After you input your prompts and hit generate, the software will spit out seven intro options. There’s an additional button where you can “check for uniqueness” on any of the outputs and it will run the copy through a plagiarism check to make sure it’s not too similar to another piece of content on the internet.
When I ran my copy through, it passed the plagiarism check and said there was “no match found for 71 words.”
Here’s what Ali wrote:
The future of AI in content creation is here. Artificial Intelligence is set to have a huge impact on content in the next few years and it’s going to change the way we create and consume content.
Those who embrace AI are going to benefit from its power. The rest will struggle to keep up. So what are we talking about when we talk about artificial intelligence in content creation?
The most simplistic of the bunch, Writesonic asks for a blog title, language, and the quality type (ranging from economy to premium) once you’ve chosen the kind of content you need.
Aside from blog writing, the tool offers tons of other niche content types: There are eight options for YouTube writing alone along with TikTok video scripts and hooks.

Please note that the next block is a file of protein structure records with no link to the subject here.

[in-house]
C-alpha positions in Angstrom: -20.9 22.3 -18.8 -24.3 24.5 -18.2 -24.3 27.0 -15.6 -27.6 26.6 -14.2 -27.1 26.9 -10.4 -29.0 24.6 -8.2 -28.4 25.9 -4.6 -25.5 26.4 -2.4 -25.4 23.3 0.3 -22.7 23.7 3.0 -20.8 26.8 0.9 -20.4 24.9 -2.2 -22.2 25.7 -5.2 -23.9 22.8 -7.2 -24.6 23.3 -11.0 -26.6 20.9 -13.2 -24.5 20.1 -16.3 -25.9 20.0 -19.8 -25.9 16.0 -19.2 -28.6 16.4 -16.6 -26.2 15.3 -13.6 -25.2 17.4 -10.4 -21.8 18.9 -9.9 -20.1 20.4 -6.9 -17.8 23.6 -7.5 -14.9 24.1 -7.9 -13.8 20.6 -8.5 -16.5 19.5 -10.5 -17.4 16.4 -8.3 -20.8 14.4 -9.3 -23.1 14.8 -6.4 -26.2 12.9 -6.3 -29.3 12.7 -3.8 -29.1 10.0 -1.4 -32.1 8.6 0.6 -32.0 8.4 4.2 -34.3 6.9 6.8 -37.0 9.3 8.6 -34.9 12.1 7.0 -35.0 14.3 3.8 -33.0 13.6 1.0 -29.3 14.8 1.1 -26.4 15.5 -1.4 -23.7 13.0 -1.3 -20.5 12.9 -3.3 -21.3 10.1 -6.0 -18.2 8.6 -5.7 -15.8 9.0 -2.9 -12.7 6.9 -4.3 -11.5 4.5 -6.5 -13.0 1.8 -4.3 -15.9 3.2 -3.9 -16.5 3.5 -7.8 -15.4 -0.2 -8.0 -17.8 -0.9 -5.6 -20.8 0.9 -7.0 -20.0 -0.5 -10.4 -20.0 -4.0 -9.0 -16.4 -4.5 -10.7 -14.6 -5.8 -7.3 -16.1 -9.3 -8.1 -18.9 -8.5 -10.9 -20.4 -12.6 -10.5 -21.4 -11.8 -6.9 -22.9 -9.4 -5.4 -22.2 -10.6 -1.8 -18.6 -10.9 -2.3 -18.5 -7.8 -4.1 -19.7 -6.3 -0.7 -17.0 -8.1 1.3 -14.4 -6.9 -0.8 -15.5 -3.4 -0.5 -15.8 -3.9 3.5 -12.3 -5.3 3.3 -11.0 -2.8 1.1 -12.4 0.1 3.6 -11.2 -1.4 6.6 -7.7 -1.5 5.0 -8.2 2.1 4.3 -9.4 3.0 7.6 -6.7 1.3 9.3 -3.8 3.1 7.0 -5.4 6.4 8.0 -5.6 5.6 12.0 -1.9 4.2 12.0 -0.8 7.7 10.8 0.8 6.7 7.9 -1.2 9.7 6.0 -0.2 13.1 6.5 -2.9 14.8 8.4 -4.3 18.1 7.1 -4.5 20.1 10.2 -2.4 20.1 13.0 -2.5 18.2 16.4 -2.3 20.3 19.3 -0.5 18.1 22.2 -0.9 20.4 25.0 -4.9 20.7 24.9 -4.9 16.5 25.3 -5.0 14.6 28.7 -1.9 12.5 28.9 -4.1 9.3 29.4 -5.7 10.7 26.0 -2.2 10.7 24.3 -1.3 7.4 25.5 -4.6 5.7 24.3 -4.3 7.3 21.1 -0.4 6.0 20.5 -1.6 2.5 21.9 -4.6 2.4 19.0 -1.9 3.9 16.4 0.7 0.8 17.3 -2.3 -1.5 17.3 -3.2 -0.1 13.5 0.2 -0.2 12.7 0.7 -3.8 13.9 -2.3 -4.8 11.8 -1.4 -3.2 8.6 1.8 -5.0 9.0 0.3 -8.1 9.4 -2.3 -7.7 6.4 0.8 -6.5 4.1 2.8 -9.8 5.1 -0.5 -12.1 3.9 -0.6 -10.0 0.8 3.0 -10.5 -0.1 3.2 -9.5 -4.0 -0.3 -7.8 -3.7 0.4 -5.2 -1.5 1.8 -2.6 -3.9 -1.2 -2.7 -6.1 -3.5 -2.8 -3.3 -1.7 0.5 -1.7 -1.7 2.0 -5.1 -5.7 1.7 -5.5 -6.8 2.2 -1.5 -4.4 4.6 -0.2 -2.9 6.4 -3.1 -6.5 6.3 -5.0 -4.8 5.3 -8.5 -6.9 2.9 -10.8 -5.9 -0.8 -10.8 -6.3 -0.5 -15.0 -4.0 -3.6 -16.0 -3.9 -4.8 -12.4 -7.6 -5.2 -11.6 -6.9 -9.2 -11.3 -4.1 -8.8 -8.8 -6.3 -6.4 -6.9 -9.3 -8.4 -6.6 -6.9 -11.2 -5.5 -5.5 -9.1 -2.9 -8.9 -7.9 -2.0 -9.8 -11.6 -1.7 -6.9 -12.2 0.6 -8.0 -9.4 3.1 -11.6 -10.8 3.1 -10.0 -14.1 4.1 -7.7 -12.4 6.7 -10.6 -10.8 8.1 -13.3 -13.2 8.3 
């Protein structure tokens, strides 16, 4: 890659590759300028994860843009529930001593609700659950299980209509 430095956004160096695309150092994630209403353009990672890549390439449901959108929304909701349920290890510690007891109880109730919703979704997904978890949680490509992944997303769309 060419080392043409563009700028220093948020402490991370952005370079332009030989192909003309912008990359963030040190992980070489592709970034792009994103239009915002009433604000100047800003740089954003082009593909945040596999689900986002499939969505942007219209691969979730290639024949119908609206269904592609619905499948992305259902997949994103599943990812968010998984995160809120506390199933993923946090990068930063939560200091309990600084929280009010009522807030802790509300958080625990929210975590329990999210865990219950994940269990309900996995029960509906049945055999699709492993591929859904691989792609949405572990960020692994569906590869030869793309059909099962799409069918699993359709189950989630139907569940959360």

Some other hyper-specific content types Writesonic can help with: real estate listing descriptions, responses to product reviews, and even a tool that will create analogies for you between inputs.
After hitting generate, I was met with three options, ranging from 84 to 139 words.
AI is changing almost everything. It’s not a fictional account of how things might be someday; it has become an integral part of our lives today. The algorithms that drive AI are continuing to improve, which means the potential for artificial intelligence to reshape content writing and other industries is only growing.
Below we explore some of the ways AI will change content writing in the future, along with some implications for writers and other content professionals who work with these skills regularly.
So back to the big question: Am I getting fired? And is it happening soon?
In my (highly biased) opinion… no. These tools are amazing and effective, but will have a time and a place. I think they can be used alongside talented writers, like trusty sidekicks, stepping in when writer’s block comes knocking or deadlines are looming.
Basically, to quote my friend Rytr, “With AI assistance, content writers can put their skills to use in a more efficient way. They can make sure that they are not wasting time on skill sets that they don’t have and instead focus on what they are best at — creativity and emotions.”
While I stuck to writing intros for a blog post, the other applications of these tools seem promising, and I’d imagine algorithmic support for more data-backed content is where the value really is.
My career as a writer lives to see another day, but I think I’ll be sleeping with one eye open.